Researchers from the University of Florida looked at surveys of 116 leaders across a broad range of fields and found that acting abusively can harm bullying bosses' psychological welfare (stock image)

Abusive bosses feel bad about being bullies

Most people will encounter a tyrannical ruler in the workplace at some stage in their career.

But bosses who abuse their position are also hurting themselves in the process.

Researchers have found that with bullying bosses make themselves miserable by feeling less competent and respected after losing control.

And the team behind the paper believes that their findings could shape the type of characteristics we look for in managers in the future.

Researchers from the University of Florida looked at surveys of 116 leaders across a broad range of fields and found that acting abusively can harm bullying bosses' psychological welfare (stock image)

Researchers from the University of Florida looked at surveys of 116 leaders across a broad range of fields and found that acting abusively can harm bullying bosses' psychological welfare (stock image)

Researchers from the University of Florida looked at surveys of 116 leaders across a broad range of fields and found that acting abusively can harm bullying bosses’ psychological welfare (stock image)

ABUSIVE BOSSES

Researchers from the University of Florida looked at surveys of 116 leaders across a broad range of fields and found that acting abusively can harm bullying bosses’ psychological welfare.

They found abusive managers had trouble relaxing after work and were less likely to feel competent, respected and independent in the workplace.

The study suggests that agreeable leaders may be less susceptible to the misbehaviour brought on by psychological power.

It’s also possible that the consequences of psychological power may be self-policing.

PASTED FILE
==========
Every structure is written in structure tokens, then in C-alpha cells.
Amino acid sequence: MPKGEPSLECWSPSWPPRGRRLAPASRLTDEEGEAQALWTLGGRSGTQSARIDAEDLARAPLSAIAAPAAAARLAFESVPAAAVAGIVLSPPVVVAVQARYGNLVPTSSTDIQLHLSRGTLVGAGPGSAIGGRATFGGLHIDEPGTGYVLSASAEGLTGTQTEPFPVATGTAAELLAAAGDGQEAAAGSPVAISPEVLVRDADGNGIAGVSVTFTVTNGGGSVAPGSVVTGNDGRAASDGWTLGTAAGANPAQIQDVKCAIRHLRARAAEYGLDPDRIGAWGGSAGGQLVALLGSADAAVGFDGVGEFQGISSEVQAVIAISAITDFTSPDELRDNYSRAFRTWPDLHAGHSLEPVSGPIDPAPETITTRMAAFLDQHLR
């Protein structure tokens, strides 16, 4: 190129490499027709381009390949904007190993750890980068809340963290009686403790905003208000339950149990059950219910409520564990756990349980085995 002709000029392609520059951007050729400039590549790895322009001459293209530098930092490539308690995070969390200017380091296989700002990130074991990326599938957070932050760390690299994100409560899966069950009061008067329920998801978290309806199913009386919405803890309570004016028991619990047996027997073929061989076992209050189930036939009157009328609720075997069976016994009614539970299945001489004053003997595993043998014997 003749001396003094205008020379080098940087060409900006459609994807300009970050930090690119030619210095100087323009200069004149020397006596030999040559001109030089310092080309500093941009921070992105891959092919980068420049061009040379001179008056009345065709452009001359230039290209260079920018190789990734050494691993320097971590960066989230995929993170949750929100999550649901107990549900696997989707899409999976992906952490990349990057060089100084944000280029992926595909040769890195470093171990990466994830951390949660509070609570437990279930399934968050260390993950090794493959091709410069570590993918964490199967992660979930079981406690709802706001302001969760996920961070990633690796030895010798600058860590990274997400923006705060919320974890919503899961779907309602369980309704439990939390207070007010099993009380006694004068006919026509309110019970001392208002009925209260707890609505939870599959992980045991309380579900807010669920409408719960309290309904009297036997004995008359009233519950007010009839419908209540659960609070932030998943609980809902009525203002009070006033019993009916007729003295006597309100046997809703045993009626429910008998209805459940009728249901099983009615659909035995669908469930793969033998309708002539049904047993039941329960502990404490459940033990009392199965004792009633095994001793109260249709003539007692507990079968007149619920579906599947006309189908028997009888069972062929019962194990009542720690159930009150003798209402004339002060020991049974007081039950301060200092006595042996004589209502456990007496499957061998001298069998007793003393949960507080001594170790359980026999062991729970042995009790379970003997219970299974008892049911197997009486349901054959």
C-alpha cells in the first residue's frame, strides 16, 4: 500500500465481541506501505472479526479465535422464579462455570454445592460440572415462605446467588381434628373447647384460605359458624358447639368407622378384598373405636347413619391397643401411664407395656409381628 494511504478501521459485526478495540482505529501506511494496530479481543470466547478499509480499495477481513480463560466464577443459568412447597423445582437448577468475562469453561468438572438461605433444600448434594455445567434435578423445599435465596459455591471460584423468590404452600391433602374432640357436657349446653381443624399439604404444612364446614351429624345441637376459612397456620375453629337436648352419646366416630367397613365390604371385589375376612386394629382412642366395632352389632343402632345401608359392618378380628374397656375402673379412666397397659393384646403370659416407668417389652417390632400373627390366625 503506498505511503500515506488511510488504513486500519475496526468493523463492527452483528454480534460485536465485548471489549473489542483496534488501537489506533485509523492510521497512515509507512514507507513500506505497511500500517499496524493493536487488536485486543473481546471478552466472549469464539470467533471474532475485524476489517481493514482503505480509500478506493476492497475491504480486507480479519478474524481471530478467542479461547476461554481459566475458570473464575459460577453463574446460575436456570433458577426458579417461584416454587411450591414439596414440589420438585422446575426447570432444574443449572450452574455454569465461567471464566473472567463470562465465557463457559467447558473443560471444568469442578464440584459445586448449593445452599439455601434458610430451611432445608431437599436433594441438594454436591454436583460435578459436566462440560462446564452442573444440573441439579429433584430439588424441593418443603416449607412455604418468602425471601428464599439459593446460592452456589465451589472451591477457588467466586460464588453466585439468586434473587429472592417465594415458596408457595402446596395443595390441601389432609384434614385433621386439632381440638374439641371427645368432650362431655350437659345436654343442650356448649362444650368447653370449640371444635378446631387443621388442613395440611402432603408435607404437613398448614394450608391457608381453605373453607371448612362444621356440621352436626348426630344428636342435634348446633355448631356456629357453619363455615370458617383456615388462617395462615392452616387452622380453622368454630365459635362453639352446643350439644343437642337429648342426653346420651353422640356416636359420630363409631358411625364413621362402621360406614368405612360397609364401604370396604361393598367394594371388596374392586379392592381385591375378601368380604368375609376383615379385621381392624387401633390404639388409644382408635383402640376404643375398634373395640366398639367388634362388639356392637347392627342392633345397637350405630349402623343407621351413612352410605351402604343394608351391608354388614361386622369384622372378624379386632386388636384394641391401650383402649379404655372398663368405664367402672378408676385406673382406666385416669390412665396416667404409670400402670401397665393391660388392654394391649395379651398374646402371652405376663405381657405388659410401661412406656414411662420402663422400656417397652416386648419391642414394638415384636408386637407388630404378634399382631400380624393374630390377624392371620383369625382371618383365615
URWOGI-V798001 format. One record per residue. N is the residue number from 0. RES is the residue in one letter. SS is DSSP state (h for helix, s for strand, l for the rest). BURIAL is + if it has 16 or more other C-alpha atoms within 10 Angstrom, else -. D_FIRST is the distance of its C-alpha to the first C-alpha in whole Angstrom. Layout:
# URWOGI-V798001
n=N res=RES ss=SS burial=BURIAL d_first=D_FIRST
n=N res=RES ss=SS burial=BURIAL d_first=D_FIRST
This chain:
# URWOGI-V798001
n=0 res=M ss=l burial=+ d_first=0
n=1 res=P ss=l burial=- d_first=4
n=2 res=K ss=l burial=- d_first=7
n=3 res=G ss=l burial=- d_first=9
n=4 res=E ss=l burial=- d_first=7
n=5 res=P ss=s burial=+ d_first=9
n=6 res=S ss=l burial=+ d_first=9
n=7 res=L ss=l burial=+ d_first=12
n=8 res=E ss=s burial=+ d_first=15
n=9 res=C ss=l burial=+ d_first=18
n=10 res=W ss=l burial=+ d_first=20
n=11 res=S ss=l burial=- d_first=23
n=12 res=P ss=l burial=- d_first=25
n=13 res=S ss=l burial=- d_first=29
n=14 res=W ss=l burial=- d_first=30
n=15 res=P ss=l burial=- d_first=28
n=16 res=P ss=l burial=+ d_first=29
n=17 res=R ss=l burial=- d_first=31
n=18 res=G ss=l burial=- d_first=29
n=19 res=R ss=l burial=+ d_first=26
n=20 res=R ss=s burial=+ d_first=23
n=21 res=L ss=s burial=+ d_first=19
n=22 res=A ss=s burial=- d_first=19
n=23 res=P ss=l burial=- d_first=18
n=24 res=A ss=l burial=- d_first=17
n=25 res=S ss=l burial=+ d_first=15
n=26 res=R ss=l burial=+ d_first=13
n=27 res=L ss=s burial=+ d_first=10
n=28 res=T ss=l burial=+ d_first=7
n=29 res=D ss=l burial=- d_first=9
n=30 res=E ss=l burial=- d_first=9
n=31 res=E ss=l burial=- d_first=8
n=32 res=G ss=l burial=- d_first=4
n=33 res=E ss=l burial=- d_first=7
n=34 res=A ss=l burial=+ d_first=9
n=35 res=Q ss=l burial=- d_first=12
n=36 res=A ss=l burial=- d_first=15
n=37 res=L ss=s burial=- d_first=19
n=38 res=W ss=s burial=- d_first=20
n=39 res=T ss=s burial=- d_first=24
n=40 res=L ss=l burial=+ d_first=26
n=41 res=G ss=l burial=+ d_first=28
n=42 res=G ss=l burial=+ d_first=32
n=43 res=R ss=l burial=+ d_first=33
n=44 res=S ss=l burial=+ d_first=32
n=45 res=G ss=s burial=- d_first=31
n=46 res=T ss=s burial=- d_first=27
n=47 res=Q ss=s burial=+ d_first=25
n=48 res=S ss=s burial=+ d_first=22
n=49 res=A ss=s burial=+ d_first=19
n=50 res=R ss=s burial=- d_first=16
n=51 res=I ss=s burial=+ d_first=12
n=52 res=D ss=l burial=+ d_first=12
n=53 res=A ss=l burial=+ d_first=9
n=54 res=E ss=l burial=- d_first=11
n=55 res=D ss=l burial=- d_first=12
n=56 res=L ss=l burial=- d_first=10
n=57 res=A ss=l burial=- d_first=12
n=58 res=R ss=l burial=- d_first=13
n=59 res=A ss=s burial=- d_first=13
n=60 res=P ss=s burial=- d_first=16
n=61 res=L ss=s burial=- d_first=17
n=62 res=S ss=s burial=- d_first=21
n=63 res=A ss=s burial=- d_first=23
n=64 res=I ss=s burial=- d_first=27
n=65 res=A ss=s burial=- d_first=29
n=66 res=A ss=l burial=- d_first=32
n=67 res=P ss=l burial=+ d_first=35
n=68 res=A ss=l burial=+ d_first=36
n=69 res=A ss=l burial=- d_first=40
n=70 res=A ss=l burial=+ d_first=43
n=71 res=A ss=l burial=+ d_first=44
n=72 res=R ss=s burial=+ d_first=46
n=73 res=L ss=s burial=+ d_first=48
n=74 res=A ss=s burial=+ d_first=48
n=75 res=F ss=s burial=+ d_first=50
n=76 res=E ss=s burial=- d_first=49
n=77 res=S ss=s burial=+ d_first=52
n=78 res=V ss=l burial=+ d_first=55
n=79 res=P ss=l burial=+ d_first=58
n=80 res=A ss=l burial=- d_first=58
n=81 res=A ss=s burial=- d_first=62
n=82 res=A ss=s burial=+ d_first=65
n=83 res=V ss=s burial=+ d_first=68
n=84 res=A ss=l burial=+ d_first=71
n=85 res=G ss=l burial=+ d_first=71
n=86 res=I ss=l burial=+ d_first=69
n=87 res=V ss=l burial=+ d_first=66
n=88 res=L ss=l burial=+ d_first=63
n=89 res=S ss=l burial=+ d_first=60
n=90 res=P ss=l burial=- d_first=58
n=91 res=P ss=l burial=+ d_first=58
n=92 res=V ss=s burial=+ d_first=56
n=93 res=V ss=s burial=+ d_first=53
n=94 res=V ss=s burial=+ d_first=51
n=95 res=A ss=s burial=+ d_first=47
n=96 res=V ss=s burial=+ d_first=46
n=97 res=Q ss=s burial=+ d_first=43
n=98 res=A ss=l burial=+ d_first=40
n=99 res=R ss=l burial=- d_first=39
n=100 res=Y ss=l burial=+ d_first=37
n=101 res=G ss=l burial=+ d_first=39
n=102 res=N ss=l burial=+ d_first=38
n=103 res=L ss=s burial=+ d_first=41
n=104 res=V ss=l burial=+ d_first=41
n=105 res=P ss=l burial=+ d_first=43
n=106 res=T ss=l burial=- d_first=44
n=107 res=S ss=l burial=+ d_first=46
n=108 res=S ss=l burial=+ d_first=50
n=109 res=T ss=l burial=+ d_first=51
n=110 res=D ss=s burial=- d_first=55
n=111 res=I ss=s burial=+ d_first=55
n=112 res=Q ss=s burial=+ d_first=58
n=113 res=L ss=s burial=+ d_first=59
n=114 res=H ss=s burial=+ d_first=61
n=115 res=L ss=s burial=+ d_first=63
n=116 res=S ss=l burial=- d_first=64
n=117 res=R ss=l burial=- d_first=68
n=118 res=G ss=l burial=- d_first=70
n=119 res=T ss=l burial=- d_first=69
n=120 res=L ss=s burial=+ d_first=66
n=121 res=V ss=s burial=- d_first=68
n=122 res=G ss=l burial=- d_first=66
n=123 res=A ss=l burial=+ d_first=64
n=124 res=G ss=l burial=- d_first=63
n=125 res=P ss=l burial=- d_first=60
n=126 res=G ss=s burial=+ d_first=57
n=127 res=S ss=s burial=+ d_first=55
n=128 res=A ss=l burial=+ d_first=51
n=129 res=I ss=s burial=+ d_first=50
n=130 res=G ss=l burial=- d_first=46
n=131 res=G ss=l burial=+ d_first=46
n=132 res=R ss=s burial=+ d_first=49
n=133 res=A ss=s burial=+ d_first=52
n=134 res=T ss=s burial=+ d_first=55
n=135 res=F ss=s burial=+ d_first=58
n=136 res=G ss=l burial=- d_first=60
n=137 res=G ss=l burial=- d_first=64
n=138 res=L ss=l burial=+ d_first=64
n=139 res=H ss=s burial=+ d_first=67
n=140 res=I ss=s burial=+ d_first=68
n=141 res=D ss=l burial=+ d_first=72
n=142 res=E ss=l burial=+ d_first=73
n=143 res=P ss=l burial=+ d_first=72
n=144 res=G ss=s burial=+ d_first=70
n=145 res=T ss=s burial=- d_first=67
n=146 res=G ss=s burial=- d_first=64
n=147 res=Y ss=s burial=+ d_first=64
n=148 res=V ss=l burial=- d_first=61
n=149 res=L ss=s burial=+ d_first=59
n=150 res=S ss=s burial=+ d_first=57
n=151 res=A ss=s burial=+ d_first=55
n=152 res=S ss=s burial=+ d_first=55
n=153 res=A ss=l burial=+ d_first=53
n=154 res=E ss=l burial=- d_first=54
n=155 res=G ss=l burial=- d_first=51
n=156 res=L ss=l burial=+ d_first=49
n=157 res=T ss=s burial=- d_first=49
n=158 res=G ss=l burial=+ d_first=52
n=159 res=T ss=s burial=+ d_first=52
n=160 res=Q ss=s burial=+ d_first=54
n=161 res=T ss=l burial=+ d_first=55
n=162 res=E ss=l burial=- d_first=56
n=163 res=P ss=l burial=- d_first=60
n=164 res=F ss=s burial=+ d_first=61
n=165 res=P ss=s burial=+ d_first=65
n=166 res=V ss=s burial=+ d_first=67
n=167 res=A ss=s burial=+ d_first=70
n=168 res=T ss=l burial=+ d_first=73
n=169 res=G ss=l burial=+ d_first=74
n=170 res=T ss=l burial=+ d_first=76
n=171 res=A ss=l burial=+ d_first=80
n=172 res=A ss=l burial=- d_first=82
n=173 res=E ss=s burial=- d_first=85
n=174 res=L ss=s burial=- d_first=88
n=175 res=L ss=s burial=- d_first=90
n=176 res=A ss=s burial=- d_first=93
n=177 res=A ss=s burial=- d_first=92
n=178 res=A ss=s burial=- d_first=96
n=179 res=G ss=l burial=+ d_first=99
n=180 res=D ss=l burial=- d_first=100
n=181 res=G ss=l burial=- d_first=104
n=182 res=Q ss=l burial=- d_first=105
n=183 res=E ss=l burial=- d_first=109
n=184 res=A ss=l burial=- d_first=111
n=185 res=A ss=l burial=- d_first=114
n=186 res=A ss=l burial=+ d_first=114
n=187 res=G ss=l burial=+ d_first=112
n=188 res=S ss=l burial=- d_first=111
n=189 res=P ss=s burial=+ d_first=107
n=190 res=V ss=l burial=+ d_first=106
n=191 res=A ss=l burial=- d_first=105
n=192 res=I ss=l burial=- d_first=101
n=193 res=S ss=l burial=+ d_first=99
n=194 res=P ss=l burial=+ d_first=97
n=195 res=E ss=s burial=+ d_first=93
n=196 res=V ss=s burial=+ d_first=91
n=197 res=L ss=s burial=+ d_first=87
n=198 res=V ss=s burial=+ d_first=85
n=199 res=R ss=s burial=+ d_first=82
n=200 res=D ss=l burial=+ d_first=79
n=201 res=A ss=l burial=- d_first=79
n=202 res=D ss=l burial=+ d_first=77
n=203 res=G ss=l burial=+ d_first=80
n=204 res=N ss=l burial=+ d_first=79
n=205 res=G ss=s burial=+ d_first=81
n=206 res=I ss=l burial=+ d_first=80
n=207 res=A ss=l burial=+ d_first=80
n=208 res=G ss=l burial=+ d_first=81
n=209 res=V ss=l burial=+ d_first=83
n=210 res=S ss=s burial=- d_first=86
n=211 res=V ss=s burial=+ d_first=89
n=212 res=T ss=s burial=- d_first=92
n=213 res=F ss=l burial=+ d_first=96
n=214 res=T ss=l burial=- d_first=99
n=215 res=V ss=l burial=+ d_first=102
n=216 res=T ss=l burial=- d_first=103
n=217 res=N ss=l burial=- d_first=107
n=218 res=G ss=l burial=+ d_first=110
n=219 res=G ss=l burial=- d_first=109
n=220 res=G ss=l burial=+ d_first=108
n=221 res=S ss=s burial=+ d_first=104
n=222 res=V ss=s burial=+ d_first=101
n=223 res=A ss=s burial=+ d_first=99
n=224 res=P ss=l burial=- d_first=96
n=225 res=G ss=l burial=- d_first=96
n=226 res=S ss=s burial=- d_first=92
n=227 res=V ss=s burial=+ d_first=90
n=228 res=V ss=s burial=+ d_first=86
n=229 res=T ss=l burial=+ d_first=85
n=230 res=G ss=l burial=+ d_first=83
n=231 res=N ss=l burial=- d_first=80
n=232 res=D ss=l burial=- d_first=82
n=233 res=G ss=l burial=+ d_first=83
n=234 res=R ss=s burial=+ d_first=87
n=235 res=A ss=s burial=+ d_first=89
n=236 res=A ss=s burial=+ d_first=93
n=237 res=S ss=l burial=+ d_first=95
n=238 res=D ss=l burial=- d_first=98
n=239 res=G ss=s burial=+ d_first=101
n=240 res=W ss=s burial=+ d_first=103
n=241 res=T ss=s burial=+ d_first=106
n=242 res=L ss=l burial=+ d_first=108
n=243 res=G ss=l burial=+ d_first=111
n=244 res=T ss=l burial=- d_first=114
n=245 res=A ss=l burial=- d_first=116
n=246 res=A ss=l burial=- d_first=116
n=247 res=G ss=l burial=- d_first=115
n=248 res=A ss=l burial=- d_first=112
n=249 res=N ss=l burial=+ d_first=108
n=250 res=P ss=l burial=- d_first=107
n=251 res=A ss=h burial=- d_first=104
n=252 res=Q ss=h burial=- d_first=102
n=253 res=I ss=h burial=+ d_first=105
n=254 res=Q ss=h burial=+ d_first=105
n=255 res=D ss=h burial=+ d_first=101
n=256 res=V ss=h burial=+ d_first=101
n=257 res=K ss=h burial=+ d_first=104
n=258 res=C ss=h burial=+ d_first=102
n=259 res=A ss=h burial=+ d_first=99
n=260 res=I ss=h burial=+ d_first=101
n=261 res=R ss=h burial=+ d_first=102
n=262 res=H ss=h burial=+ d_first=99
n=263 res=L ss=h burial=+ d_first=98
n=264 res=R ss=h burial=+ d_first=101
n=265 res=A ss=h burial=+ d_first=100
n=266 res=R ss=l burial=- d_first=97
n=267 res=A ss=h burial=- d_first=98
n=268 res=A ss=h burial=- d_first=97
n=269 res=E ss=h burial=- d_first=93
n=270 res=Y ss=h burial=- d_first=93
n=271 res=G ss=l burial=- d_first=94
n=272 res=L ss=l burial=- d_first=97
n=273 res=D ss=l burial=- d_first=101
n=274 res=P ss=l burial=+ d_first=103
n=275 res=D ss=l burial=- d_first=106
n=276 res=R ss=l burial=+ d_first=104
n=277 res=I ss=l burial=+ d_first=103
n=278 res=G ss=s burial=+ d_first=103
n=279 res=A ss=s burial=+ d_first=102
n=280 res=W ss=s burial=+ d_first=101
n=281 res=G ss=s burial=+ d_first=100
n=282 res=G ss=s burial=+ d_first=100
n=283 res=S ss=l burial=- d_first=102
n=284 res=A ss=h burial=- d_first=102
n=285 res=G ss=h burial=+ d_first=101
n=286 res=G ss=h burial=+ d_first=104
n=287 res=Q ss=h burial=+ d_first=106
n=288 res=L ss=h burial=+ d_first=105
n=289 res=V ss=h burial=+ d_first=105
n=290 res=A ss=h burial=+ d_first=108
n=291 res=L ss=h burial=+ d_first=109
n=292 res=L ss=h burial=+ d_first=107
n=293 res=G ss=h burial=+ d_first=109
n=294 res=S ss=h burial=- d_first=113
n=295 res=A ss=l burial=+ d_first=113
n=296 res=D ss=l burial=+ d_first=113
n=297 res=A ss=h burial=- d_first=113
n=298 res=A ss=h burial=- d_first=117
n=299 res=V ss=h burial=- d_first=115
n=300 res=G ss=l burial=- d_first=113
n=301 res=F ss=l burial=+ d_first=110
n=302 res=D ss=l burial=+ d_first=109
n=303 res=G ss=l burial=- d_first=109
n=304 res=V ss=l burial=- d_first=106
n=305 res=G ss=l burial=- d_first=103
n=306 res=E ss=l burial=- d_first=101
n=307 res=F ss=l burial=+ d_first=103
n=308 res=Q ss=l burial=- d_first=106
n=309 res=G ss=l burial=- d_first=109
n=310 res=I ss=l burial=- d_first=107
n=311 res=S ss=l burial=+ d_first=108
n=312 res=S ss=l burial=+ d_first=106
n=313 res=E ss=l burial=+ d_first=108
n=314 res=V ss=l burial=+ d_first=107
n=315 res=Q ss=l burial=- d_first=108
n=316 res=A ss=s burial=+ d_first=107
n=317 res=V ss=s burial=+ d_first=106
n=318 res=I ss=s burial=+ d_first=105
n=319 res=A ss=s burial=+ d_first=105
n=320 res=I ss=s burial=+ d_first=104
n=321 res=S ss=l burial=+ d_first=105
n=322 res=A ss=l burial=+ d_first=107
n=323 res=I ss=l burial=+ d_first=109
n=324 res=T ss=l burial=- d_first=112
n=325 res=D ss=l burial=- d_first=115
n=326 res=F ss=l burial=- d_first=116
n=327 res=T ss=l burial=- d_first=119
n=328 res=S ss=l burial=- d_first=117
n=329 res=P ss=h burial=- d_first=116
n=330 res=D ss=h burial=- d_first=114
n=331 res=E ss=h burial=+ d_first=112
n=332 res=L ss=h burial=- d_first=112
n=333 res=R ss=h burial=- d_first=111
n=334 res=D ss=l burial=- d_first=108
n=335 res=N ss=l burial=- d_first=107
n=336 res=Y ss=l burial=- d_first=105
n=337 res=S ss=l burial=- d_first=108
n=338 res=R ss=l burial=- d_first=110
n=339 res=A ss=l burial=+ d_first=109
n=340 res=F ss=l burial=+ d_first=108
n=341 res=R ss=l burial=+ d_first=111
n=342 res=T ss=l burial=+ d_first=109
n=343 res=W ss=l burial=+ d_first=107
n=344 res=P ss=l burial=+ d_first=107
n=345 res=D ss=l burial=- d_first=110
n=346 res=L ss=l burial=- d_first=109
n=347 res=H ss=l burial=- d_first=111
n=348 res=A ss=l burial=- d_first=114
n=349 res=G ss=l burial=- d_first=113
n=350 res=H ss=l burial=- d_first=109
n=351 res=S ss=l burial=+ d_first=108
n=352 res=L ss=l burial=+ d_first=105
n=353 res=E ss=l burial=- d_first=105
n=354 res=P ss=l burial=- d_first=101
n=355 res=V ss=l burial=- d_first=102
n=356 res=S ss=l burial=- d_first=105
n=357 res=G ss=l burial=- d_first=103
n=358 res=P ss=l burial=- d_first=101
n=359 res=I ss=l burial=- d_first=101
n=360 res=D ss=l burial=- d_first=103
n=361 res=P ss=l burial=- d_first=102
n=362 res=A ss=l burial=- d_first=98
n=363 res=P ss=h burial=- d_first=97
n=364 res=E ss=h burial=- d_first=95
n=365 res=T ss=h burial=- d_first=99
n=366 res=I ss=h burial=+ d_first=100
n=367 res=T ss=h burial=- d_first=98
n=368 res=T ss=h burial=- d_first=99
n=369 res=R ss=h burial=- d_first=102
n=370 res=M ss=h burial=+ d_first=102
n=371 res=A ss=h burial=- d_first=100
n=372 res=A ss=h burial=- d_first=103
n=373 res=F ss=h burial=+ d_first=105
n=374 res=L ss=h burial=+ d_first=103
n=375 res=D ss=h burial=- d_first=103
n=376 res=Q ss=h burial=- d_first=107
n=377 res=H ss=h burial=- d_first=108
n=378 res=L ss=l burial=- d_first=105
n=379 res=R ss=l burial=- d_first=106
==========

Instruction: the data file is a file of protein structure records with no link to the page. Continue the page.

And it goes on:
If a leader acts abusively, then goes home and feels bad about it, they might come back to work the next day feeling less powerful and behave better.

Business and management experts from the University of Florida looked at surveys of 116 leaders across a broad range of fields, including engineering, medicine, education and banking, over a three-week span.

They found abusive supervisors had trouble relaxing after work and were less likely to feel competent, respected and independent in the workplace.

Although this is unlikely to elicit much sympathy from staff on the receiving end of their ire, it does shake up the image of an unfeeling monster that they may project.

Rather than structural power, or a leader’s position in the hierarchy of their organisation, the study looked at psychological power, or how powerful a leader feels.

They found that this changes as bosses move through the workday.

When leaders feel powerful, they are more likely to act abusively and perceive more insubordination or rudeness from their coworkers, which in turn harms their own well-being.

Trevor Foulk, who led the research as a doctoral student at the university, said: ‘This flips the script on abusive leadership.

‘We always think those who have power are better off, but having power is not universally or exclusively good for the power holder.

‘We tend to assume that powerful people just go around and abuse and they’re totally fine with it, but the effect of power on the power holder is more complex than that.

‘Even though your boss may seem like a jerk, they’re reacting to a situation in a way many of us would if we were in power.

‘It’s not necessarily that they’re monsters.’

They found abusive supervisors had trouble relaxing after work and were less likely to feel competent, respected and independent in the workplace

They found abusive supervisors had trouble relaxing after work and were less likely to feel competent, respected and independent in the workplace

They found abusive supervisors had trouble relaxing after work and were less likely to feel competent, respected and independent in the workplace

Avoiding the negative effects of power in the future might require us to rethink the qualities we look for in a leader, according to the team.

And the study suggests that agreeable leaders, those who value social closeness, positive relationships and workplace harmony, may be less susceptible to the misbehaviour brought on by psychological power.

It’s also possible that the consequences of psychological power may be self-policing.

If a leader acts abusively, then goes home and feels bad about it, they might come back to work the next day feeling less powerful and behave better.

This is a phenomenon Dr Foulk is studying for a future paper.

The full findings of the current study were published in the Academy of Management Journal.

Posted on; DailyMail>>

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